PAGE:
How my reporting has been obstructed

To use myself as an example; I have no journalism degree, but 20 years of experience. My CV contains an extensive portfolio, multiple journalism courses and recommendations that would be sufficient for a migrant visa for journalists in any “normal” democratic country.

Admittedly, I was banned from the country for six months in August last year because I had screwed up and had been in the country without a visa. When I tried to return and resume my work, all kinds of weird things started happening.

First I was told by Migration director Christian Kruger’s assistant that my ban was not for six months, but five years.

A top migration official falsely informs the Dutch embassy I wasn’t allowed in the country until 2022.

When I verified this at the consulate office on the “Golden Curve,” the Netherlands’ most expensive yard of real estate, I found out this was false. I had paid my dues and was allowed back in the country as long as I had a visa.

Nevertheless, I was given other run-arounds and was unable to return to Colombia for another three months. I am again working legally in Colombia, but on a visitors visa that will expire on November 30.

Do you report on politics?

Jobsworth at the Colombian consulate in Amsterdam

Initially I thought the problems were related to the fact I had been without visa before. But when I finally returned to the country that has been my home for 10 years, my colleagues and I found out we were all facing obstructions.

Did some “bobo” confuse himself for a “vivo”?

Either Colombia’s chronically corrupt and weak government is ignoring the country’s constitution or Santos’ nepotist clique thought they were smarter than us, or both.

This latter would be cute; underestimating the intelligence of journalists while violating their constitutional and possibly human rights is recipe for trouble.

Unlike Colombia’s president and Bogota’s mayor, none of us journalists falsified our CVs. Unlike Colombia’s president of Congress, we did finish high school.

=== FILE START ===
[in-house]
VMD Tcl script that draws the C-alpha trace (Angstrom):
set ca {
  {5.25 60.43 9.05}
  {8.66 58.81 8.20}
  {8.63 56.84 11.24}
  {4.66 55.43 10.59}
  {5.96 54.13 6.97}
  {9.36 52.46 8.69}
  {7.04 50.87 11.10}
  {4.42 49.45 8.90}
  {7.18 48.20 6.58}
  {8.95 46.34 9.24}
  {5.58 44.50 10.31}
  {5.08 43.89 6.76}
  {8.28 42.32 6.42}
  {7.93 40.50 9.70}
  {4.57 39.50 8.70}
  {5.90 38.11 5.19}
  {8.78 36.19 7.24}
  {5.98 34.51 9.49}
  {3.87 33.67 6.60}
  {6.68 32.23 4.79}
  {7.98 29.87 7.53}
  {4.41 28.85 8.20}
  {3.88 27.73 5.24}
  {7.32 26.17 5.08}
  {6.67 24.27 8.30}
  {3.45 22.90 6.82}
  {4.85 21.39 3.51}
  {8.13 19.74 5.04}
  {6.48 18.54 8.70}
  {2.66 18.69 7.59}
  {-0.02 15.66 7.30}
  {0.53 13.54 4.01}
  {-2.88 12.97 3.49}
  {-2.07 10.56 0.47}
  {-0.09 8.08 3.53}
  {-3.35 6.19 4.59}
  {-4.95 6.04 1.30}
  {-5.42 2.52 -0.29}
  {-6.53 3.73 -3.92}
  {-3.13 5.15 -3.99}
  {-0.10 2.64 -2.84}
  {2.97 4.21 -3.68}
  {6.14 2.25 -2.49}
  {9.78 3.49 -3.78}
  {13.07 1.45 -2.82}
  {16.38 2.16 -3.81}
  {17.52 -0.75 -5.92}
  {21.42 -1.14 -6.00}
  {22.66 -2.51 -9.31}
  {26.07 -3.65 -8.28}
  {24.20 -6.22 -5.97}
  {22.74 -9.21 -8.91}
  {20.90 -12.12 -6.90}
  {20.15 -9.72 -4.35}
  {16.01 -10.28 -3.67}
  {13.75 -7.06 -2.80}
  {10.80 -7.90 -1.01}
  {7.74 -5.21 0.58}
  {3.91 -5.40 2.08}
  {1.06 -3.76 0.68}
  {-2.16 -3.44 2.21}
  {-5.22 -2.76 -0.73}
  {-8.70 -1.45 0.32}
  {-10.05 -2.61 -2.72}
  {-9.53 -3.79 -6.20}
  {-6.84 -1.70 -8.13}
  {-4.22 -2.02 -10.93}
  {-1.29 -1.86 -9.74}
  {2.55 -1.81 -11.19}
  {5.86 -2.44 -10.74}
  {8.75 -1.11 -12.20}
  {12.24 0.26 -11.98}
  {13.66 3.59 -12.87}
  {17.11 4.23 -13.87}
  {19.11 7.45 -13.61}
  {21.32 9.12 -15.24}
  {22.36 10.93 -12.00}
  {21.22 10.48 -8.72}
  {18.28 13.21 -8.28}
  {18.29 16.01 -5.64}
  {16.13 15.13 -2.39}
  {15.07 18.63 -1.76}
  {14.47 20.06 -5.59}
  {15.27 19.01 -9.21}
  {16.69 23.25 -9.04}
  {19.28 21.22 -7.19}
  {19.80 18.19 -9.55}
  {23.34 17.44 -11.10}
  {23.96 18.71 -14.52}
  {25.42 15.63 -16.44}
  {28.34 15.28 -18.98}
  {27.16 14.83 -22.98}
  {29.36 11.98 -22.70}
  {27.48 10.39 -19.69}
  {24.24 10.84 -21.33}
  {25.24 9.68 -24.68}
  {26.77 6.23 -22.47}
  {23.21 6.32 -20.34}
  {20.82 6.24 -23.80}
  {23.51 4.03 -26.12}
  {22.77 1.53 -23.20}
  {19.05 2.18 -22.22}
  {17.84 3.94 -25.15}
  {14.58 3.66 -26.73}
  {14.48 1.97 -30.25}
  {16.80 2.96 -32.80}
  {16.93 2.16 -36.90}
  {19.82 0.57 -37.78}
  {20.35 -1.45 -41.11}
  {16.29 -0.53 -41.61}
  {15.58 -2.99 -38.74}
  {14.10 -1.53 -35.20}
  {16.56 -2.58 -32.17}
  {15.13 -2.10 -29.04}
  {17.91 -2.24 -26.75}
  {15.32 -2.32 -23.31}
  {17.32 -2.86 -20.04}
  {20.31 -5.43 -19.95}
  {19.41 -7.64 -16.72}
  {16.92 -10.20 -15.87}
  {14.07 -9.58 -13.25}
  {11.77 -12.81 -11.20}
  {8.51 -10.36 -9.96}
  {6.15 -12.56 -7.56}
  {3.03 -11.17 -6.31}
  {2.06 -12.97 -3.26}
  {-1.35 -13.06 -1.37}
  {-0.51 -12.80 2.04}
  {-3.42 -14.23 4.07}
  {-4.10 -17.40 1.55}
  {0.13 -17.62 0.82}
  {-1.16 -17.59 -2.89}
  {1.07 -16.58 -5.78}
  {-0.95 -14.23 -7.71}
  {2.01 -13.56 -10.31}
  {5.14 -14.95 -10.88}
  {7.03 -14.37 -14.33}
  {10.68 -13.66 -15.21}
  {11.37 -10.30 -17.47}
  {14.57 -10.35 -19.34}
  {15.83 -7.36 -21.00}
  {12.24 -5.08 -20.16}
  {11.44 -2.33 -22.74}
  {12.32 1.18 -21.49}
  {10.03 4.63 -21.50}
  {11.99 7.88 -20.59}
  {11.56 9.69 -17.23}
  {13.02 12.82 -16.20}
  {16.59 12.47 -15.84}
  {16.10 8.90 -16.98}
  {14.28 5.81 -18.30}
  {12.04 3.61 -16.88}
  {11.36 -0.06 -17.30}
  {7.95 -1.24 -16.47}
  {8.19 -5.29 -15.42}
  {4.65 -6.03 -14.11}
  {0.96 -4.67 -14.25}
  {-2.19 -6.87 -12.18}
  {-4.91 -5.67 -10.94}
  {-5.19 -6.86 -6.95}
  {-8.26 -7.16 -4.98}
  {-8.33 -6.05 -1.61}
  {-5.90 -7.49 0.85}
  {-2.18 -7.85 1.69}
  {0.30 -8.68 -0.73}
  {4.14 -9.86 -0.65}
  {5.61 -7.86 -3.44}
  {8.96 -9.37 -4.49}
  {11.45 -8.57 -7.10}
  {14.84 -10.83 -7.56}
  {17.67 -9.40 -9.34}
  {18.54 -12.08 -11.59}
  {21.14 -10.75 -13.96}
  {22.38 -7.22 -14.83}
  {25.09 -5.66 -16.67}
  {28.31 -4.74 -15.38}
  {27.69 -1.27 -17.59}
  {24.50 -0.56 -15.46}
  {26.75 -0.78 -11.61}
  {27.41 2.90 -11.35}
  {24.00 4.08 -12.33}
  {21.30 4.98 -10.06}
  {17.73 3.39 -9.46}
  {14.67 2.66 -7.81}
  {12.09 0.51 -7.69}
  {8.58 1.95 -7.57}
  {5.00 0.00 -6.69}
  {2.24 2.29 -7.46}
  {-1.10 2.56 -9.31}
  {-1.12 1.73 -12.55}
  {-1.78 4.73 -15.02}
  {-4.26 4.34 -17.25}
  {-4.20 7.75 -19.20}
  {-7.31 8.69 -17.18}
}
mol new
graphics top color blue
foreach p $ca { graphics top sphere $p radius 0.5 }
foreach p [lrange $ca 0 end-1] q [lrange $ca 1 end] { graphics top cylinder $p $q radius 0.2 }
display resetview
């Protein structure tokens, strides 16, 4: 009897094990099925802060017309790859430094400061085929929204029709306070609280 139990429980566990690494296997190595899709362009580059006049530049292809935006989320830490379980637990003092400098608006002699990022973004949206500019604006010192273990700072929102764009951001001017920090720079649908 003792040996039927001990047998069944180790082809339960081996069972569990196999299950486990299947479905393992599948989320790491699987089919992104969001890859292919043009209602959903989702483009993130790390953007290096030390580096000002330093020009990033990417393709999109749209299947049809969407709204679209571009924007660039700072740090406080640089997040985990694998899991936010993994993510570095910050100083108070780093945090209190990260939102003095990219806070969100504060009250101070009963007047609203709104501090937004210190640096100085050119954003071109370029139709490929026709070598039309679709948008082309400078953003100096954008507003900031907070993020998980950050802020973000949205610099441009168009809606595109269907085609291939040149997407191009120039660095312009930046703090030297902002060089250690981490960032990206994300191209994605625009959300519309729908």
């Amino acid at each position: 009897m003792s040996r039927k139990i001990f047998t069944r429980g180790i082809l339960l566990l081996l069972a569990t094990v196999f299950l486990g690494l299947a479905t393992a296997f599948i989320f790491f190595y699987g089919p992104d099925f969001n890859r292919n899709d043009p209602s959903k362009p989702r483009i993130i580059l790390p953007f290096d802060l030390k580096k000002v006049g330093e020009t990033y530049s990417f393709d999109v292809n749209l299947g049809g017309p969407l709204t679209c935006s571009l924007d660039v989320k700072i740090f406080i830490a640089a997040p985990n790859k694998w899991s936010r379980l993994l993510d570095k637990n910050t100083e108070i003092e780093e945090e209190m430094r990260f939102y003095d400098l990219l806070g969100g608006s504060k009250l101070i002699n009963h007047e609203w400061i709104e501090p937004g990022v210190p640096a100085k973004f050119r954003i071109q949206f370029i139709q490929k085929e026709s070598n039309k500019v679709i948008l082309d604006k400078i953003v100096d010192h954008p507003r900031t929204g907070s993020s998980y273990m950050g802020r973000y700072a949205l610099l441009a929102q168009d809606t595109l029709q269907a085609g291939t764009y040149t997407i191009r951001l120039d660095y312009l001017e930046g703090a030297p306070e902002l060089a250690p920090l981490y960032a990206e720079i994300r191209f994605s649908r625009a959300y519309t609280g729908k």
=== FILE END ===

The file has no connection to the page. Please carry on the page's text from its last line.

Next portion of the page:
After more than 140 death threats this year alone, Colombia’s press corps may have been terrorized into self-censorship, but until December last year the international press was relatively free to report on what’s going on in the country.

How we fight back

Journalists around the world have defended the freedom of speech before assailants much more powerful than a dysfunctional bunch of “criollo” oligarchs and nepotists, so we decided to fight back.

This morning, Colombia’s foreign ministry received a formal petition to meet with the Foundation for the Freedom of Press (FLIP) to explain why consular and migration officials are failing to expedite the appropriate visas to qualified journalists.

Collectively, we have filed our complaints with Reporters without Borders (RSF) and the Committee to Protect Journalists (CPJ), who work with the FLIP.

We have also demanded the following measures to secure that our rights and migratory statuses are protected:

  • To assist and protect current journalists whose migrant status is threatened and who could be forced to leave.
  • To change the requirement for independent visas for journalists and remove the necessity to have a degree certificate, allowing journalists to prove their credentials in other ways.
  • To prevent further unreasonable limits on the independent reporting of foreign journalists on the basis of fundamental and universal freedoms and rights.

The European Union will discuss our case this week. Also the United States’ embassy in Bogota has been informed. The United Nations’ human rights agency is studying whether the Colombian government has violated our rights.

Next time a Colombian government agency plans to screw journalists who have earned their credentials through merit and hard work, I recommend not doing this through incompetent public officials who got their jobs in Colombia’s dysfunctional state system through nepotism.